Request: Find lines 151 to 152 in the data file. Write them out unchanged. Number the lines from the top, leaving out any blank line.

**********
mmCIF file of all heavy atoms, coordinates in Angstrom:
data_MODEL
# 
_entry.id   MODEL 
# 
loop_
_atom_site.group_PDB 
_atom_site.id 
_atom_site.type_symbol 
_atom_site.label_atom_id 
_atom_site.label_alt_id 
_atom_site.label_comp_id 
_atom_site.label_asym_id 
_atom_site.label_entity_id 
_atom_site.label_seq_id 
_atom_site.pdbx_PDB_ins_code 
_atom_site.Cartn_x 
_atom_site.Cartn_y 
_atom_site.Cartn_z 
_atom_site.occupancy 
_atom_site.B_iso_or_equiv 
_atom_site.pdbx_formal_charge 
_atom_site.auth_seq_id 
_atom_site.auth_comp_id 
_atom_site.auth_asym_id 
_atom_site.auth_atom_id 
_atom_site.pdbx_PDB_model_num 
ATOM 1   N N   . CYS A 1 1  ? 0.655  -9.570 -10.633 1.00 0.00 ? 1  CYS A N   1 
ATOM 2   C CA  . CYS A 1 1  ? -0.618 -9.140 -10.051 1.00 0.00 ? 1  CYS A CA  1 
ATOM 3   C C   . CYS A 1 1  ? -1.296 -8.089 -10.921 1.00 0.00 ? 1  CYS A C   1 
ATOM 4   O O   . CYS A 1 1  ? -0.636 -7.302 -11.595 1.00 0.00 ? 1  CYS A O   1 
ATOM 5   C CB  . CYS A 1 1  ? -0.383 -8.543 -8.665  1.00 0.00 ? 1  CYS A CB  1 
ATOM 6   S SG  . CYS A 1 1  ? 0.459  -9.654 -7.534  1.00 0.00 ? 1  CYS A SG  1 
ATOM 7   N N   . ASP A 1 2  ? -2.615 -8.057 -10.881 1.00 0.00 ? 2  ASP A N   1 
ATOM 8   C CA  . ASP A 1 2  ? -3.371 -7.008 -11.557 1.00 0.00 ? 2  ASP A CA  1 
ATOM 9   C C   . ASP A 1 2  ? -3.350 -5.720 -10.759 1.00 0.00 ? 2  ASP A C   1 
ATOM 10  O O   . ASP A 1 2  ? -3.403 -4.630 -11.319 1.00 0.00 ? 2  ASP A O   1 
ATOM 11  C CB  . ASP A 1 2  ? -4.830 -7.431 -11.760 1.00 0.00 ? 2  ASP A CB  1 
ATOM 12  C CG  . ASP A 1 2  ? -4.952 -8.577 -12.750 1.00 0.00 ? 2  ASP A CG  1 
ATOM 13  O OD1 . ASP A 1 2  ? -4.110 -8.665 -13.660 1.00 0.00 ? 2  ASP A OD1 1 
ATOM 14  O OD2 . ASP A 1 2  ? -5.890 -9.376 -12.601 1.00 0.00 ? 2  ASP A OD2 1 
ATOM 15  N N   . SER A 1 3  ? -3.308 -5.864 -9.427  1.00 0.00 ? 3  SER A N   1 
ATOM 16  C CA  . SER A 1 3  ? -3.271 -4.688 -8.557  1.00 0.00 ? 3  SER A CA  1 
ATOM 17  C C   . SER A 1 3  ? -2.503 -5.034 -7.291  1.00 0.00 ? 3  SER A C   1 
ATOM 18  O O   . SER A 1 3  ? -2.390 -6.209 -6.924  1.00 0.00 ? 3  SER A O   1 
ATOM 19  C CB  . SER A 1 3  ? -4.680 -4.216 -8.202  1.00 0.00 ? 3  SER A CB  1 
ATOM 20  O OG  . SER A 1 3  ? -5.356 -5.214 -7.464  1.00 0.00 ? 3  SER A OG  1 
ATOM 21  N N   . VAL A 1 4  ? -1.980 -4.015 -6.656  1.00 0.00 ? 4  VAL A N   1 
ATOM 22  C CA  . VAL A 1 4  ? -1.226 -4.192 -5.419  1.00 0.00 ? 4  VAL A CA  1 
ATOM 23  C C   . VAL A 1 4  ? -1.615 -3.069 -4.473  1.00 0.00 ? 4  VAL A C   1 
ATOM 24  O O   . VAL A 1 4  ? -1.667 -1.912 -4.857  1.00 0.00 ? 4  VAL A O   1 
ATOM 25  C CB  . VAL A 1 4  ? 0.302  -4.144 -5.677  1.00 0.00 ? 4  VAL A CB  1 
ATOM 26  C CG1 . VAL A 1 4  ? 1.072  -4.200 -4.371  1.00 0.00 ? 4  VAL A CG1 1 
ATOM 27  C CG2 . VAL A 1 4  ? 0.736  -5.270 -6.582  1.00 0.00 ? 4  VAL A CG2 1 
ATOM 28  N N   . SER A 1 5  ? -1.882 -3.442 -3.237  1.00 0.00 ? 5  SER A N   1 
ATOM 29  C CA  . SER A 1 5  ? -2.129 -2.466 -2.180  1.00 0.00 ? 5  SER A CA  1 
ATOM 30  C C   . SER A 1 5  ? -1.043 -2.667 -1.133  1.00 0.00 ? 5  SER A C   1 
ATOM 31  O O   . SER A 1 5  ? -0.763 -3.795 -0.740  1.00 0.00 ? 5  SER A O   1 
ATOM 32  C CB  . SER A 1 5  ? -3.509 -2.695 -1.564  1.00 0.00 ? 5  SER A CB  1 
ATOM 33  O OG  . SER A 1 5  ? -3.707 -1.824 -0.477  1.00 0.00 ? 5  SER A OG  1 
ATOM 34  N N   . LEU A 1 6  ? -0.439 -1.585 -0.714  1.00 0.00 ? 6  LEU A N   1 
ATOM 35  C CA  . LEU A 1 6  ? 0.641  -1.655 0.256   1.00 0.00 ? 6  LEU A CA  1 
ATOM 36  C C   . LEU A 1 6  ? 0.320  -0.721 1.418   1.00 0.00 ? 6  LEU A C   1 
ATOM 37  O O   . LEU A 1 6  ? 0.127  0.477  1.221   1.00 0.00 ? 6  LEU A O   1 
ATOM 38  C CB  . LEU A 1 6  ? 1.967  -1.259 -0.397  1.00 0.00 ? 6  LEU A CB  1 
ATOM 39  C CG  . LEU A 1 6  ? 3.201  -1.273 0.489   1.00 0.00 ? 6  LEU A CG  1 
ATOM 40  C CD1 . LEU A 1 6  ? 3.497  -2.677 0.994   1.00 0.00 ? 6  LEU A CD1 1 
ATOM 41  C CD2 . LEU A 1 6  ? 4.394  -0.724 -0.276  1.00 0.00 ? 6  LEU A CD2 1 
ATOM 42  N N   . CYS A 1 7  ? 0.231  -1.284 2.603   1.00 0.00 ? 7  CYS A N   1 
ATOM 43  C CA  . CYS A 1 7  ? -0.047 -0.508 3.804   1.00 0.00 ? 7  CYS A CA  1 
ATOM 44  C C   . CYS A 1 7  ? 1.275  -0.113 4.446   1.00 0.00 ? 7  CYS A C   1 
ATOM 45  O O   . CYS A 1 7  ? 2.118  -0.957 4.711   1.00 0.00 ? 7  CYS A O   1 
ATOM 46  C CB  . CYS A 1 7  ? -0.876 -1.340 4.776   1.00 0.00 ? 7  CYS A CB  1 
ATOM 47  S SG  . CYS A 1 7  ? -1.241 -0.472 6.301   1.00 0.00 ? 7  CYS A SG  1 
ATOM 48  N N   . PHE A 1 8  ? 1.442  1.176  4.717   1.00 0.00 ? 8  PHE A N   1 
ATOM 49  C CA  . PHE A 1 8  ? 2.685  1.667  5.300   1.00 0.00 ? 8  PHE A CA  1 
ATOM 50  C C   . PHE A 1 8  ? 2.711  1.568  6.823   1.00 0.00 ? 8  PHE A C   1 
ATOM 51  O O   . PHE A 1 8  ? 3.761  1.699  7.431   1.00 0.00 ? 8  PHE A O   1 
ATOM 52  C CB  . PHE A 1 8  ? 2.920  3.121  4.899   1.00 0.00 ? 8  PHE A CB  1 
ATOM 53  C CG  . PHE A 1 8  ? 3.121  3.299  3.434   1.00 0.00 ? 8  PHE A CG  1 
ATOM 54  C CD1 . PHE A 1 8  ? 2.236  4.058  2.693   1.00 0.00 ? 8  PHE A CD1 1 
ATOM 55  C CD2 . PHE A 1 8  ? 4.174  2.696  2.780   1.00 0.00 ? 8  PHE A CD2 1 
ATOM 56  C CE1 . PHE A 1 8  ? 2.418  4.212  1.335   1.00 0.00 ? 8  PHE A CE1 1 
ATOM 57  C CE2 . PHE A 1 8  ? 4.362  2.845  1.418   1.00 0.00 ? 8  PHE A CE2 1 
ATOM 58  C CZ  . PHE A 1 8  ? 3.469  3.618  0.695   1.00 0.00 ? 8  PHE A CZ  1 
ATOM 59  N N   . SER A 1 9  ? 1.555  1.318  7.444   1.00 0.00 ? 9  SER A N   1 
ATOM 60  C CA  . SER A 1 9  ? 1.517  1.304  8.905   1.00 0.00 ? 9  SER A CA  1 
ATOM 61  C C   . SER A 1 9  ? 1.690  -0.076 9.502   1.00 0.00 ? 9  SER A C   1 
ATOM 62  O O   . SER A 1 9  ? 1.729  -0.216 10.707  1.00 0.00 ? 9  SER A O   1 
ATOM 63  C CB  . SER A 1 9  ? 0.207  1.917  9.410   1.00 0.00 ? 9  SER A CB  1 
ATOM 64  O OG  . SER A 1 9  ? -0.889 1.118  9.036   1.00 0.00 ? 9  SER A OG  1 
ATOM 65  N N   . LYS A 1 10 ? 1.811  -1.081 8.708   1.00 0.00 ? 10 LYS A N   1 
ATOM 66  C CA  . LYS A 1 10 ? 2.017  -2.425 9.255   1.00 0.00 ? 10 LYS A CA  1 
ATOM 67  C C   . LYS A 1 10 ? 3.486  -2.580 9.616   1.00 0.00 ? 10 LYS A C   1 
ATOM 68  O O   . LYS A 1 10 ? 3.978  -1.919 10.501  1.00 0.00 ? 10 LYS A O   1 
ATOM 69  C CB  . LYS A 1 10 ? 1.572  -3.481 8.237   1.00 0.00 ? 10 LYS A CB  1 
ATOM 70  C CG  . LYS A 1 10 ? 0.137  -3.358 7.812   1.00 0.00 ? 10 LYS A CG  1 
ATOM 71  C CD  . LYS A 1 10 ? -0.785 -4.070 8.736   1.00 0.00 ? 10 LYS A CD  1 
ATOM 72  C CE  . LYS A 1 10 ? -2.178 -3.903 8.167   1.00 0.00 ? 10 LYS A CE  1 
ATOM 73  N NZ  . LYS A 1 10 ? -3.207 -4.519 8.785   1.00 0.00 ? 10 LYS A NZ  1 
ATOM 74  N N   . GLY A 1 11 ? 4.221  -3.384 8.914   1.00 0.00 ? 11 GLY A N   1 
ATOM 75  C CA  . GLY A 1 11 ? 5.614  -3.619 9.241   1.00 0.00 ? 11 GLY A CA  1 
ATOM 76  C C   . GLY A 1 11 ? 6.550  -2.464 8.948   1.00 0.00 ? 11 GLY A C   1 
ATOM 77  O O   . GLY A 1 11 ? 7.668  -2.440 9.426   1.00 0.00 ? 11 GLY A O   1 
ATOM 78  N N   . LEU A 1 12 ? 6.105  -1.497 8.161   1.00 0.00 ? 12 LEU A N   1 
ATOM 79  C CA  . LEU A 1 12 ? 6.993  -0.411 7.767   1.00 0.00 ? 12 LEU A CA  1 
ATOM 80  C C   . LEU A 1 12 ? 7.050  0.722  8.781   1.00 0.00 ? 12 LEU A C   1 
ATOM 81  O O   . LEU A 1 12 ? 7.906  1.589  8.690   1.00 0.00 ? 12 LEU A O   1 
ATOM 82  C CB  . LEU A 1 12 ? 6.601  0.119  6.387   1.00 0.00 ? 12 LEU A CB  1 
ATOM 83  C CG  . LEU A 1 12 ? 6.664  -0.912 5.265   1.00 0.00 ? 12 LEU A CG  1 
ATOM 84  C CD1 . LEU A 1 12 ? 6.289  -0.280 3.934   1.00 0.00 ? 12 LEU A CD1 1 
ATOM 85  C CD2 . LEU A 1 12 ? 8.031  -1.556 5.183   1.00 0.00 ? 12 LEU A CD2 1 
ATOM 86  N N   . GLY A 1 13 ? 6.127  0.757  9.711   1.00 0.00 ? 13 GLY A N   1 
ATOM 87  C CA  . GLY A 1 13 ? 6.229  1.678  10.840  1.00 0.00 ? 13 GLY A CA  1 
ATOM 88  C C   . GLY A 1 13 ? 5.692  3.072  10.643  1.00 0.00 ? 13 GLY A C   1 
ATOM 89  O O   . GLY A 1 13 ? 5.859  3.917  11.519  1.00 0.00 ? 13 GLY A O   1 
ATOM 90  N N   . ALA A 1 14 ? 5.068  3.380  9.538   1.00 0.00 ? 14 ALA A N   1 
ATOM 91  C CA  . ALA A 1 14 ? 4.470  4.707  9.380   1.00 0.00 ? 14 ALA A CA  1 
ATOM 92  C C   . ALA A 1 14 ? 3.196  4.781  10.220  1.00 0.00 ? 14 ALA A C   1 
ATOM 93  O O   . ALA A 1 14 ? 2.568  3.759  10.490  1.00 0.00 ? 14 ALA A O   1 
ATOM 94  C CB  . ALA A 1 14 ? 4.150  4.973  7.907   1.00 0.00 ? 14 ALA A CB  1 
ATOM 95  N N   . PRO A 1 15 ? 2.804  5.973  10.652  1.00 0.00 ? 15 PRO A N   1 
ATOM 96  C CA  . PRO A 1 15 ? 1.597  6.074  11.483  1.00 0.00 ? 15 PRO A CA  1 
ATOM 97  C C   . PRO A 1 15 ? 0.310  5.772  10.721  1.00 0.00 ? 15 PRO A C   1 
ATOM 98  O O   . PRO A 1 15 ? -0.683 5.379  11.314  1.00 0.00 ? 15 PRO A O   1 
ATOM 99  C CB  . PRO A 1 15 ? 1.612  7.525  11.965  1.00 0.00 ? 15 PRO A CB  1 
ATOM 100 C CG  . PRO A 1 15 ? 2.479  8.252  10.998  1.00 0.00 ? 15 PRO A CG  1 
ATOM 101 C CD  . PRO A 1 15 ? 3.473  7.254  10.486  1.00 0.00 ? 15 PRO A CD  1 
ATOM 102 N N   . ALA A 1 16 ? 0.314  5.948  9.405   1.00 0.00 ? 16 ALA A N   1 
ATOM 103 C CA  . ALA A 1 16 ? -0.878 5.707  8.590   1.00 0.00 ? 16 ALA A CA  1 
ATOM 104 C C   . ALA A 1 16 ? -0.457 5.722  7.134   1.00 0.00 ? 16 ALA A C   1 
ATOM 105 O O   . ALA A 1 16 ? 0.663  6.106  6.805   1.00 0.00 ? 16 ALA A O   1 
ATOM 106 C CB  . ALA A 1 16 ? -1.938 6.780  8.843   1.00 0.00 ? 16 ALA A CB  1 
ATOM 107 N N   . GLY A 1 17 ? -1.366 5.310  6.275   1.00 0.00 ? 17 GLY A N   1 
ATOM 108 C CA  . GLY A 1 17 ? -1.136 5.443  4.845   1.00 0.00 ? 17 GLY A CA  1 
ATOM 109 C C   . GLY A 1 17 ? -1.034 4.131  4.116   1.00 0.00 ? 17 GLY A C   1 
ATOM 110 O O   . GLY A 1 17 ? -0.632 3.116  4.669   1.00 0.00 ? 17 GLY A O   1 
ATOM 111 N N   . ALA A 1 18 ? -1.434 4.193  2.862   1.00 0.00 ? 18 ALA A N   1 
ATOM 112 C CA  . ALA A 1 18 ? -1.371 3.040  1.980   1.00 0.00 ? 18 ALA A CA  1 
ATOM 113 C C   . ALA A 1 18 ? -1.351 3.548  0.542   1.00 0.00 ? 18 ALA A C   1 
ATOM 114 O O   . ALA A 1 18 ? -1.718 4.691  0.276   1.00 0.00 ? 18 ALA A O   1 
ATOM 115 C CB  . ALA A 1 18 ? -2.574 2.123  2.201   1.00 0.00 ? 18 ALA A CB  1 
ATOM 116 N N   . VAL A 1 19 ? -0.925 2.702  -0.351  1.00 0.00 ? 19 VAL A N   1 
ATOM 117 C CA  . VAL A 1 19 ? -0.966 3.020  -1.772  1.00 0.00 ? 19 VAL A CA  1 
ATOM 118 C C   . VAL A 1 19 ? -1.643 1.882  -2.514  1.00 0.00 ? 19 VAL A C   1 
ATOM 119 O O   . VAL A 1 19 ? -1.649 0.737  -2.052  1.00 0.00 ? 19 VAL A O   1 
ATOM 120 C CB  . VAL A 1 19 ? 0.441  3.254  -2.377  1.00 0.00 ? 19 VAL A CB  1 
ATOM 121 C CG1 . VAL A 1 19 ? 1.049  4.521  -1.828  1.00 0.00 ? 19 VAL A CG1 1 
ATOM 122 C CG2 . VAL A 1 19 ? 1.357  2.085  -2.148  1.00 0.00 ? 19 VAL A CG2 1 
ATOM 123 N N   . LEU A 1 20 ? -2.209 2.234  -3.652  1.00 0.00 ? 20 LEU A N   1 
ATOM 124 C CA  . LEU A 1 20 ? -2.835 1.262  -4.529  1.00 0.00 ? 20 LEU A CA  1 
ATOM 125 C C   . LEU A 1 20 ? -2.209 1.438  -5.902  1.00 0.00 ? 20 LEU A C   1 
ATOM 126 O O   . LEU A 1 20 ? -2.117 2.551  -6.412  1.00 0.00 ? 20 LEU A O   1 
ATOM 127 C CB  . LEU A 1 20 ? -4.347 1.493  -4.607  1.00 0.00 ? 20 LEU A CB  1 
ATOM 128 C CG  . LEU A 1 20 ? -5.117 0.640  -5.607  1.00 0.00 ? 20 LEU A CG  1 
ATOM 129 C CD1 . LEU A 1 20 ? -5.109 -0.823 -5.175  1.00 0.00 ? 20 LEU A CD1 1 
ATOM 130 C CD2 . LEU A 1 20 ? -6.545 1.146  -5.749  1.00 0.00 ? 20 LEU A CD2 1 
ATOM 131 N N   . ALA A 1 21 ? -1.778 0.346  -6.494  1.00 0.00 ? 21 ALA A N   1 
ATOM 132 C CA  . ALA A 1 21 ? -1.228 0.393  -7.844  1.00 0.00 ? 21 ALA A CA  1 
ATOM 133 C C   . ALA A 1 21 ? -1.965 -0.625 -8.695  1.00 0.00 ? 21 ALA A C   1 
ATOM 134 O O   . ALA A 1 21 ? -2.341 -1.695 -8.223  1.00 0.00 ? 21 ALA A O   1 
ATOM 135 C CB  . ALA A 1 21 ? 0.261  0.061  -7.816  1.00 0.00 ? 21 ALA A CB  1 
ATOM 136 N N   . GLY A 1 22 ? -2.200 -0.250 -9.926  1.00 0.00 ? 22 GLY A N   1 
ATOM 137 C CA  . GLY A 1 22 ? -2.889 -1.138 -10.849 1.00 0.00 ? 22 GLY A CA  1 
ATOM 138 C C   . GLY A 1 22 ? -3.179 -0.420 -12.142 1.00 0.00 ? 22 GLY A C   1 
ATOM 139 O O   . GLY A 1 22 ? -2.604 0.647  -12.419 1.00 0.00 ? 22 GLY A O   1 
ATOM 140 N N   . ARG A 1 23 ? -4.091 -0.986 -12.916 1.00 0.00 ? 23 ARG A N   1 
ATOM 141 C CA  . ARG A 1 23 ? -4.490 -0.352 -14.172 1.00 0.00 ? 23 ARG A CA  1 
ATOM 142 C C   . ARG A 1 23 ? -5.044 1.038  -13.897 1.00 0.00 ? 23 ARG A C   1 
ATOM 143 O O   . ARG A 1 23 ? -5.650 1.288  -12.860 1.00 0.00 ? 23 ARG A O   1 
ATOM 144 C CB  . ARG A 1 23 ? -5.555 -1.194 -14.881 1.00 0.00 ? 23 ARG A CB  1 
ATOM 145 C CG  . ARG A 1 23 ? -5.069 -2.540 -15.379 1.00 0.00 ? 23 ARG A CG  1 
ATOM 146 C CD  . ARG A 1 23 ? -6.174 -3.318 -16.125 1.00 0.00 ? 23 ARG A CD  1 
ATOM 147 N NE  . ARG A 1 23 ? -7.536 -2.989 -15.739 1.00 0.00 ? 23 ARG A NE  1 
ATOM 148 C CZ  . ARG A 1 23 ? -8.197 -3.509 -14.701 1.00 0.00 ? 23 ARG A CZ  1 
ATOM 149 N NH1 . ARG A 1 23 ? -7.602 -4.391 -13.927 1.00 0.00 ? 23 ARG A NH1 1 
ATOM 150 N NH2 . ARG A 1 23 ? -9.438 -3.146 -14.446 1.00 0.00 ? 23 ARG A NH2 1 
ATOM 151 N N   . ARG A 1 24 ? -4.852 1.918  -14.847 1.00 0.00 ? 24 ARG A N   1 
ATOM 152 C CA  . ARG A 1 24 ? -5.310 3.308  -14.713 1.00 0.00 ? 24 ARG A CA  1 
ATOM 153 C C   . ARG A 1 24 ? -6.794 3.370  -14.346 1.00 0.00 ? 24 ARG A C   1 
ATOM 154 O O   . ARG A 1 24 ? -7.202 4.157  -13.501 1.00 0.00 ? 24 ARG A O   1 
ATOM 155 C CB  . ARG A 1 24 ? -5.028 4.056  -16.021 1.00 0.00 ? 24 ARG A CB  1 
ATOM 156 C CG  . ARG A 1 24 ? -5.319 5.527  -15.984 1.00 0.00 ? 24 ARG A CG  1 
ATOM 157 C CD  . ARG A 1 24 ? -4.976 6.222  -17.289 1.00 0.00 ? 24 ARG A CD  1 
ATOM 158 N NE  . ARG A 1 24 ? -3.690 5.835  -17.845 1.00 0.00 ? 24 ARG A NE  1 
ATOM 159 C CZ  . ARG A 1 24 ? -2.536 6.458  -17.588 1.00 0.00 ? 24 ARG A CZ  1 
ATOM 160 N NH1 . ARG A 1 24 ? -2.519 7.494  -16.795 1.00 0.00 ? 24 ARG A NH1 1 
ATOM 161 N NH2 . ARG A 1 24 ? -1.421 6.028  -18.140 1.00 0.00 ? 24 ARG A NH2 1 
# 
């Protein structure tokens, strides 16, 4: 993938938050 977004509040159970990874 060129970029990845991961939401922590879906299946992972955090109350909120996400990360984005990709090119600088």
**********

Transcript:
ATOM 124 C CA  . LEU A 1 20 ? -2.835 1.262  -4.529  1.00 0.00 ? 20 LEU A CA  1 
ATOM 125 C C   . LEU A 1 20 ? -2.209 1.438  -5.902  1.00 0.00 ? 20 LEU A C   1 